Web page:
Cooking with San Francisco Cooking School: Get your Deviled Egg on!
When I was a kid, deviled eggs were a must at any family gathering or party. I remember sneaking upstairs in my pajamas to spy on the parties my parents were having, mostly in hopes of snagging a deviled egg off the tray and getting away unnoticed.
The eggs have had a comeback lately, showing up on high-end menus, with high end price tags to boot. I say make them at home. They are the ideal foil for any of your favorite savory flavors and, once you have the method etched in your memory, you can make them on the fly and always be the party-pleasing cook.
It starts with quality eggs. You want sunny yellow yolks and this comes from having a great egg, and knowing the perfect cooking method when you hard-boil it. I take note from Julia Child and use her method to hard boil eggs always and, without fail, they turn out consistent every single time. That technique is noted in the recipe below.
Truth be told, older eggs are actually easier to peel then incredibly fresh eggs. It seems odd to ever suggest to someone to use an ingredient that isn’t as fresh as possible but, with eggs, the insides actually begin to contract a bit from the shell as they age. They form a thin pocket of air, making the shells much easier to remove. I’ve heard dozens of old-wives tales about how to pristinely peel an egg but, after many years of doing it myself, I’ll tell you that nothing works better than using an egg that isn’t perfectly fresh (not spoiled, mind you, just not straight from the chicken).
Now is when your blank canvas comes into play. You’re peeled eggs get halved lengthwise and you carefully spoon or pop the yolks into a bowl (notice how beautifully bright yellow the yolks are? Thanks Julia!). Mayonnaise is generally the binder but I’ve had great luck with both sour cream and crème fraiche too. A straightforward recipe, like the one below, usually includes a bit of mustard, some fresh herbs, and a sprinkle of salt and pepper. But, who wants plain when you can embellish? I’ve been known to spike mine with toasted cumin and chipotles, cilantro and pickled jalapeno, smoked trout and fresh dill, sriracha and toasted curry powder, or mango chutney and garam masala.
Your goal is to mix most of the ingredients into the yolk mixture, add a binder, and create a relatively smooth filling to either spoon or pipe back into the whites. Garnish is important here too, but be sure it reflects what is inside the dish. Coarse salt works well no matter what’s inside but fresh herbs or toasted spices are nice on top too.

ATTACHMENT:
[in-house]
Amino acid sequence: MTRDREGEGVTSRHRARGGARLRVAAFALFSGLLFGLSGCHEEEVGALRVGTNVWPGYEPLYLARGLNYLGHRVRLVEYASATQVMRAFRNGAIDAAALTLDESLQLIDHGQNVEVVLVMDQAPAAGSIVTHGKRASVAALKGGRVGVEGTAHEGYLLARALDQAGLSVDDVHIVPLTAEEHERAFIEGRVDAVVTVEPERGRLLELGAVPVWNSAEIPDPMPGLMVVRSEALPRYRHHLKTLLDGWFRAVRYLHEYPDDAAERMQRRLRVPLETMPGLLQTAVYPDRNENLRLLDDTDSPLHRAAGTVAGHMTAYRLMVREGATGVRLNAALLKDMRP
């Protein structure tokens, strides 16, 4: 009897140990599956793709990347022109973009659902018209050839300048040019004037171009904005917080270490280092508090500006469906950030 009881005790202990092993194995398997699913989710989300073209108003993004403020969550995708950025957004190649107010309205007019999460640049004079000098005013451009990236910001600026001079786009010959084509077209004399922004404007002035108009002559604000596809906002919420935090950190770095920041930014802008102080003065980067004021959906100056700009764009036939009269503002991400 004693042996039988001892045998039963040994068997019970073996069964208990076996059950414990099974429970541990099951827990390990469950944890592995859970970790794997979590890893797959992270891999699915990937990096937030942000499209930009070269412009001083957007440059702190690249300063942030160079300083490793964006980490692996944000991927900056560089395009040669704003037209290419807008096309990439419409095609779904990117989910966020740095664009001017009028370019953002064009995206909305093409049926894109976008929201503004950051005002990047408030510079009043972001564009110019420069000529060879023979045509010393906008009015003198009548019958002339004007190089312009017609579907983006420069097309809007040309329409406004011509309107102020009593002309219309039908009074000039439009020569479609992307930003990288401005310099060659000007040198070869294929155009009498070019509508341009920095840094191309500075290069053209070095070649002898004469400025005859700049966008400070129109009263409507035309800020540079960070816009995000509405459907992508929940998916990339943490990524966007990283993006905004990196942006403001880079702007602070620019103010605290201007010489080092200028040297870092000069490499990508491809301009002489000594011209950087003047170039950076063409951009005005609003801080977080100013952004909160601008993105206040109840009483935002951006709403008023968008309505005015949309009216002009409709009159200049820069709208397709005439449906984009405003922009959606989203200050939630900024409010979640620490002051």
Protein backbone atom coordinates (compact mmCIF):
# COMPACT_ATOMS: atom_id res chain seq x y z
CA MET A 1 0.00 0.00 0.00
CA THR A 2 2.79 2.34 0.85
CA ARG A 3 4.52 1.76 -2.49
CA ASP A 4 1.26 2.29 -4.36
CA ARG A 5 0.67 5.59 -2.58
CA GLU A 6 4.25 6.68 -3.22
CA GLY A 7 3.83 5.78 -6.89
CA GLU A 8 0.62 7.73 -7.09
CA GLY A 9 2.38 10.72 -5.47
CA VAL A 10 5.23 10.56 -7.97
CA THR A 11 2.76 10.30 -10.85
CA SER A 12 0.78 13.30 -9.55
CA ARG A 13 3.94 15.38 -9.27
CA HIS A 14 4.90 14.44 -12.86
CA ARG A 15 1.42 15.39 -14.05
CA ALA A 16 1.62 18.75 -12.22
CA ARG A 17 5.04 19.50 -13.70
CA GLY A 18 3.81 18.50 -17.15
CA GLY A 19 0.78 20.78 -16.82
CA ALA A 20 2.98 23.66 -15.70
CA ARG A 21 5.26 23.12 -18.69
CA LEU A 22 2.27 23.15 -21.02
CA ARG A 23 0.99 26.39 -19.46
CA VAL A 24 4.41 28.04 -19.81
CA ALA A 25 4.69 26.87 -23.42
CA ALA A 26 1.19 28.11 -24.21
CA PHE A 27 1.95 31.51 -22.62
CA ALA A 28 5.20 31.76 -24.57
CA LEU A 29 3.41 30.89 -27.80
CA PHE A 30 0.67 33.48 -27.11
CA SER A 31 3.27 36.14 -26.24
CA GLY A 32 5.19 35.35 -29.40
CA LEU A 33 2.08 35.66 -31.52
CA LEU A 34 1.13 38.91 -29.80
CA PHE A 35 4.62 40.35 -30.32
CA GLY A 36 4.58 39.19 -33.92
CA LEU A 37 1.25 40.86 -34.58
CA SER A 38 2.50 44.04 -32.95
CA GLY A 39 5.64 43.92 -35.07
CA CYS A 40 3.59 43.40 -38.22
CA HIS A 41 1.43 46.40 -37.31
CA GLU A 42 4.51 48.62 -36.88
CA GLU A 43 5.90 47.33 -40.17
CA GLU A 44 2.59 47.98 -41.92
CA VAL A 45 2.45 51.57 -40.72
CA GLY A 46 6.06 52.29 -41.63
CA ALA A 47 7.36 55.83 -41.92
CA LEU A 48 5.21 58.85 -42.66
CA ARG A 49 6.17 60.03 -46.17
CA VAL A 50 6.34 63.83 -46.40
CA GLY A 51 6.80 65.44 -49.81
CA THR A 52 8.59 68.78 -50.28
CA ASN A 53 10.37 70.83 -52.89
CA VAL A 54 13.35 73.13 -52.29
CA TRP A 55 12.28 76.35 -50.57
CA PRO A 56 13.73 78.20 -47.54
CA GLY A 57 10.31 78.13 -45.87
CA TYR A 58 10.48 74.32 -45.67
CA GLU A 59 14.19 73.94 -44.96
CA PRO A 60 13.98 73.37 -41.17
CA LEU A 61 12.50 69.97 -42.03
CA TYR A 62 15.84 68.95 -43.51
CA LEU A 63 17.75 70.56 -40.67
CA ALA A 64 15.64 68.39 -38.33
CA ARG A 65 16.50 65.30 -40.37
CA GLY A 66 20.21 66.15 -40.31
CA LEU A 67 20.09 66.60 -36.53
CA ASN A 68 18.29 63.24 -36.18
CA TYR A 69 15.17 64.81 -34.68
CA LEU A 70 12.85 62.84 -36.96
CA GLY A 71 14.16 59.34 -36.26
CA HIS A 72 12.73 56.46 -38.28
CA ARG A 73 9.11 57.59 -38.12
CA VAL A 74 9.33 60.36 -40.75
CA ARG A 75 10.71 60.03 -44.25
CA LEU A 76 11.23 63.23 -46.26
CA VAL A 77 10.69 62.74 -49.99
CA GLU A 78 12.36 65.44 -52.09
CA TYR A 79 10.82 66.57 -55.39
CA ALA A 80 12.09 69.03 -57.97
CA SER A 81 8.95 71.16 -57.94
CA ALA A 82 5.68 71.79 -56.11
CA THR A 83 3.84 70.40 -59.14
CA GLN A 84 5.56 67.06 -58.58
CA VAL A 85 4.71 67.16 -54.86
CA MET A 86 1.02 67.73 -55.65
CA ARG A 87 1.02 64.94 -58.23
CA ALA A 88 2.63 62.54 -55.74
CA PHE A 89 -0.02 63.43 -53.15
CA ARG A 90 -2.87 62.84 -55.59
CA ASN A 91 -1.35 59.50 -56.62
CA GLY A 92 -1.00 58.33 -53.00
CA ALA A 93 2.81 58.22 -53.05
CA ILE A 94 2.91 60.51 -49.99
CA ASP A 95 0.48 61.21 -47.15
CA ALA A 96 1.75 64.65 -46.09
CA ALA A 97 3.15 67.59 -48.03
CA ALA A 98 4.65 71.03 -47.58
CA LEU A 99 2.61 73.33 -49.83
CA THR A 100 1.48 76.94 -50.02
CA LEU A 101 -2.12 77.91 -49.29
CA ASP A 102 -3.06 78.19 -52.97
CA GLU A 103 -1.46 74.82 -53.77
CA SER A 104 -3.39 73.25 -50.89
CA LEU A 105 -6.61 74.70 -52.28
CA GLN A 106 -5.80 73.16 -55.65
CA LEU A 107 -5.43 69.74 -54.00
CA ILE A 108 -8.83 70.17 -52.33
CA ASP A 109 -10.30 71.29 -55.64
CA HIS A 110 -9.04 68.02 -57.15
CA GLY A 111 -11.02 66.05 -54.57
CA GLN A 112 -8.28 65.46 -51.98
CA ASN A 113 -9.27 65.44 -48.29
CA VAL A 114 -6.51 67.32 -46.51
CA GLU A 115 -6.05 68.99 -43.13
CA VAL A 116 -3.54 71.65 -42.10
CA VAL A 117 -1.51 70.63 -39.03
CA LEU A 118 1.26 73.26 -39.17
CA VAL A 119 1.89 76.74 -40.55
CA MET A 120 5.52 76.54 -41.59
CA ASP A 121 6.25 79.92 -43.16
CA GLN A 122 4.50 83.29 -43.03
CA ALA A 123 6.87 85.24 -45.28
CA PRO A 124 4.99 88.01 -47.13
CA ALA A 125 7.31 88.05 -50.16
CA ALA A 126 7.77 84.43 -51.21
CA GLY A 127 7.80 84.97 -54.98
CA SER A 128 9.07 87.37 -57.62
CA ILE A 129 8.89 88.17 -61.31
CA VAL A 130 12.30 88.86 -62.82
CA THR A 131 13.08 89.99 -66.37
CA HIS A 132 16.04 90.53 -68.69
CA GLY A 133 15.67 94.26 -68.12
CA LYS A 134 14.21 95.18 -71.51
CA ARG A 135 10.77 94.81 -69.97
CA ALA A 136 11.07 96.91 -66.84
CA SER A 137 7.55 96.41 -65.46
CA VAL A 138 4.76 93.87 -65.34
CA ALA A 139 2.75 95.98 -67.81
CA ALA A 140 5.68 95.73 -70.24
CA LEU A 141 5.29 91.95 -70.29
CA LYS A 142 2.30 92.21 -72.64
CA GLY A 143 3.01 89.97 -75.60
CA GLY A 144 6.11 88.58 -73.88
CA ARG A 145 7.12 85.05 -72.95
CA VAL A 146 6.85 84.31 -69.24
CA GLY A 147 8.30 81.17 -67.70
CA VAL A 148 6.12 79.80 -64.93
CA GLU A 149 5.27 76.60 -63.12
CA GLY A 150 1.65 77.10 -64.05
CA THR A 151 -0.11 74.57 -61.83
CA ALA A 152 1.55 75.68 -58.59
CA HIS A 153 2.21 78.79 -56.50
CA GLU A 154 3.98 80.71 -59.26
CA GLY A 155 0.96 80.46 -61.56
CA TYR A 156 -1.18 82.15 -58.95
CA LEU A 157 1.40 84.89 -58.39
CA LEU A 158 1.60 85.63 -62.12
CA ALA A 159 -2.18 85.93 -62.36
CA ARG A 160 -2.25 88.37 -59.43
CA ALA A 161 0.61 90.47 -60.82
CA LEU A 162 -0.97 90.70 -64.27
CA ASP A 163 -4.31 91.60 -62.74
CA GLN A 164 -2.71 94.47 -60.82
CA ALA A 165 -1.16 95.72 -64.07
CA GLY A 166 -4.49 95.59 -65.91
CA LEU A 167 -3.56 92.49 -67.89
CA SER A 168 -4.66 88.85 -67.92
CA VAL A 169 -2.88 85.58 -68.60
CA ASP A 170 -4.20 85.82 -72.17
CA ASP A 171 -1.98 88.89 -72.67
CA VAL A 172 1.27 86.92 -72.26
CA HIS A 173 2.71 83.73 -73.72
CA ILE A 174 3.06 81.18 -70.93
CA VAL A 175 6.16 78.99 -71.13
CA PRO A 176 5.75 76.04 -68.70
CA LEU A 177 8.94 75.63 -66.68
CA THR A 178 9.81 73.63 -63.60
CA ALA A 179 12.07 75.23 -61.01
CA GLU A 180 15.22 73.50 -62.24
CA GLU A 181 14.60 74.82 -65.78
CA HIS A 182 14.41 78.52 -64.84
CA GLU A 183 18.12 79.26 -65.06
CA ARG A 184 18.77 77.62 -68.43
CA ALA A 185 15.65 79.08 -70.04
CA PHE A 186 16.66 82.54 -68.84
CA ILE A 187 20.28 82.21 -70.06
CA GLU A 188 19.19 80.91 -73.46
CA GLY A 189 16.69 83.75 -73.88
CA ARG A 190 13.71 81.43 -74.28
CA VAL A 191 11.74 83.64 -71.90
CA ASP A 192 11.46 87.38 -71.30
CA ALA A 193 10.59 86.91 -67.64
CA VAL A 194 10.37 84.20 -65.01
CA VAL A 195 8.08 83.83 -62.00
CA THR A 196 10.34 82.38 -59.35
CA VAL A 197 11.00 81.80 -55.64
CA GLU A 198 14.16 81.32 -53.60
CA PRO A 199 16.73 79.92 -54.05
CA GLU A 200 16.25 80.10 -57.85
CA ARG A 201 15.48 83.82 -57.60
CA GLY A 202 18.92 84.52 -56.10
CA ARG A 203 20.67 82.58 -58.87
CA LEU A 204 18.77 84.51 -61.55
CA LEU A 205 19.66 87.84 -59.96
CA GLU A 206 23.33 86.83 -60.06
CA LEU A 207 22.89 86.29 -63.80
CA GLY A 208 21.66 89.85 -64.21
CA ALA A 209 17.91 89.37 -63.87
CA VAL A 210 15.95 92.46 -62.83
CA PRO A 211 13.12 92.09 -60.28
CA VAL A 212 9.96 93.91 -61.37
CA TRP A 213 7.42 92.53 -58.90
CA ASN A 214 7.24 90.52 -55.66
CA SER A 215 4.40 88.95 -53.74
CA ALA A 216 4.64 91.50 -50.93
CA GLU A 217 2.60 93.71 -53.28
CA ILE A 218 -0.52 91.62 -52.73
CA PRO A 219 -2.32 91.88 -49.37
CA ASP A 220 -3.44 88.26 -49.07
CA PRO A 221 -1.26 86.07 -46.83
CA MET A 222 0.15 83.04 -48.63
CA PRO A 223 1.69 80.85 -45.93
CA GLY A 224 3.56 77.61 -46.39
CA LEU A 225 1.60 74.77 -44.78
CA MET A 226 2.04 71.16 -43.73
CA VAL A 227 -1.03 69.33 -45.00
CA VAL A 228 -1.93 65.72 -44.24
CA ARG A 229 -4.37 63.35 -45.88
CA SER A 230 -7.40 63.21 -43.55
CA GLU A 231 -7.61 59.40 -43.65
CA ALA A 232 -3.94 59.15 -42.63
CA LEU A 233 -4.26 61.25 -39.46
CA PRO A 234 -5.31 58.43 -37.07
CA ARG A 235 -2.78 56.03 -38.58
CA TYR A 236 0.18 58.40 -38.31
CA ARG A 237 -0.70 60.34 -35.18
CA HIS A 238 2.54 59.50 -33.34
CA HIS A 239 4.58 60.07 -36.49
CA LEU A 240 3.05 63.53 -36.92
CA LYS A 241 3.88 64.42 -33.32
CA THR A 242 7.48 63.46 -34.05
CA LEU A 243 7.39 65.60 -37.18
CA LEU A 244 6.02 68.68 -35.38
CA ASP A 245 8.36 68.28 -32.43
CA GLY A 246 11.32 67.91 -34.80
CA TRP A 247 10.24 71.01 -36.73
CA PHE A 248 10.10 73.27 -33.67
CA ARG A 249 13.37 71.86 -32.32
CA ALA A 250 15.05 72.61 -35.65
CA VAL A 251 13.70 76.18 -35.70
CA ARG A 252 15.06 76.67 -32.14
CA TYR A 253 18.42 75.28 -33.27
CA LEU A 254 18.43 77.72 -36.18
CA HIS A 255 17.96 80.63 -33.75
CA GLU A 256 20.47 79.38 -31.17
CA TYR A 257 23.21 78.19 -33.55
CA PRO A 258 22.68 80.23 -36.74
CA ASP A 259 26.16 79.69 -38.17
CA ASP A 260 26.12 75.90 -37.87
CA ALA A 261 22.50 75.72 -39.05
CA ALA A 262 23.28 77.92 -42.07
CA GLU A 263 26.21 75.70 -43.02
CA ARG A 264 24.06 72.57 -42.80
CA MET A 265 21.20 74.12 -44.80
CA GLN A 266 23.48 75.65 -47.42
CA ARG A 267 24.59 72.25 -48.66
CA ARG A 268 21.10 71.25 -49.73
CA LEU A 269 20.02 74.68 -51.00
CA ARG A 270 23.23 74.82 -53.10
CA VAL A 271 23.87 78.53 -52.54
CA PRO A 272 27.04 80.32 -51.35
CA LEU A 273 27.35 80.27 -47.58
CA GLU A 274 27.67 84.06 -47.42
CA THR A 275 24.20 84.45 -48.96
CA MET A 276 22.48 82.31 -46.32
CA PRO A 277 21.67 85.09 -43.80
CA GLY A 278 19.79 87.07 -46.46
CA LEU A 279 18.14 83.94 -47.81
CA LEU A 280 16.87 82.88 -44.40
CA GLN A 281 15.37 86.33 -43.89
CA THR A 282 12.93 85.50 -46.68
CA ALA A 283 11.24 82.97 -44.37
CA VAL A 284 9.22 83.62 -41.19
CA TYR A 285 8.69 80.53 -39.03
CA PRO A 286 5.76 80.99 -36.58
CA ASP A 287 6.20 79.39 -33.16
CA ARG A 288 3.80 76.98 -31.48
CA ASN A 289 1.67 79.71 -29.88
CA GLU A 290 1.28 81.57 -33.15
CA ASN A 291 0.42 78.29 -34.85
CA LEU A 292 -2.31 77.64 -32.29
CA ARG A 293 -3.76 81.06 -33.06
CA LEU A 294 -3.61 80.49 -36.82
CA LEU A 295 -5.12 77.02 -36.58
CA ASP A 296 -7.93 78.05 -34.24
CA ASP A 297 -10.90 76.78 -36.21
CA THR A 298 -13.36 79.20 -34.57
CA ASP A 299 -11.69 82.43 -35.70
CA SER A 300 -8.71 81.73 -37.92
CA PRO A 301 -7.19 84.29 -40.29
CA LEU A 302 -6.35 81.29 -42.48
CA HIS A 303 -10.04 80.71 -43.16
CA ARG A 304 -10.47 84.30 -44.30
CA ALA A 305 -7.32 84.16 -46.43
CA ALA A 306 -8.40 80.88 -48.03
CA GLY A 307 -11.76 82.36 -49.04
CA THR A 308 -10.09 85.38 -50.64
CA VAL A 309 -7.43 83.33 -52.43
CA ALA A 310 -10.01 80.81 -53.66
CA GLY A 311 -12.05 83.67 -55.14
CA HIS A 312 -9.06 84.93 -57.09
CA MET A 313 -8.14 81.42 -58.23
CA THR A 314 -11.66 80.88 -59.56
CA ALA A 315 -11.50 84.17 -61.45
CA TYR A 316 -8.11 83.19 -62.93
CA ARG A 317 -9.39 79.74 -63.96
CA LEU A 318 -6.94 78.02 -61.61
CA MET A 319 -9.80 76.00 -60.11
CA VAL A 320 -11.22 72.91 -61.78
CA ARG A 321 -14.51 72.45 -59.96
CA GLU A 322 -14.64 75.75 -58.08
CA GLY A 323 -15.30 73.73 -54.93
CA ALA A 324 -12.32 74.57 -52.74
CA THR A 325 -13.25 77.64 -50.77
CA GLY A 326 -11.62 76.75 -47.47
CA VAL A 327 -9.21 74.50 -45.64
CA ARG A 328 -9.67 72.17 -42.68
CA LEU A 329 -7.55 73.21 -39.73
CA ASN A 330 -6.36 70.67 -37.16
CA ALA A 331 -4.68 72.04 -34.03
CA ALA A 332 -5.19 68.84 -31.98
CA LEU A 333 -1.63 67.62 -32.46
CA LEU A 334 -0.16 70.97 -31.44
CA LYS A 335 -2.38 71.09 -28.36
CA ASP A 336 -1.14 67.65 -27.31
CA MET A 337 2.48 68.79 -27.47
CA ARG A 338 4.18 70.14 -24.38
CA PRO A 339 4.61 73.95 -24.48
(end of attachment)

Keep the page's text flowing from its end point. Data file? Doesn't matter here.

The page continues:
The filled eggs keep well, covered, overnight in the refrigerator. Just pull them out about an hour before serving and add your garnishes at the last minute.
Let your pantry inspire you here. Deviled eggs are a fun way to improvise in the kitchen. Just be sure to write down what you do so you can pass your signature recipes on to friends when they swoon over the final results.
Simple Deviled Eggs
Makes 16 deviled eggs
- 8 eggs
- ¼ cup mayonnaise
- 3 tablespoons minced celery
- 1 tablespoon grainy mustard
- 1 tablespoon minced shallots
- 1½ teaspoons minced fresh dill
- ½ teaspoon cayenne pepper
- coarse salt and freshly ground black pepper
Place the eggs in a medium saucepan with cold water to just over them. Heat the pan over medium high heat. When the water comes to a boil, turn it off and cover the pan. Let the eggs rest for 14 minutes then immediately plunge them into a bowl of ice water. The eggs should rest in the ice water for at least 5 minutes, or until cool.
When the eggs are cool, peel them, cut them in half lengthwise, and carefully scoop the yolks into a medium mixing bowl. Place the whites, cut side up, on a serving plate. Use a fork to mash the egg yolks until they are fairly smooth. Add the mayonnaise, celery, mustard, shallots, 1 teaspoon of the dill, 2 tablespoons of the celery, and the cayenne. Sprinkle with a pinch each of salt and pepper and stir well.
Using a small spoon, scoop the yolk mixture into the whites. Alternatively, transfer the yolk mixture to a small plastic bag, cut a ½-inch hole in one corner, and pipe the mixture into the whites. Top the eggs with a sprinkle of remaining dill and celery.
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Simple Deviled Eggs was published in the Winter 2014 issue. © 2014 Edible San Francisco.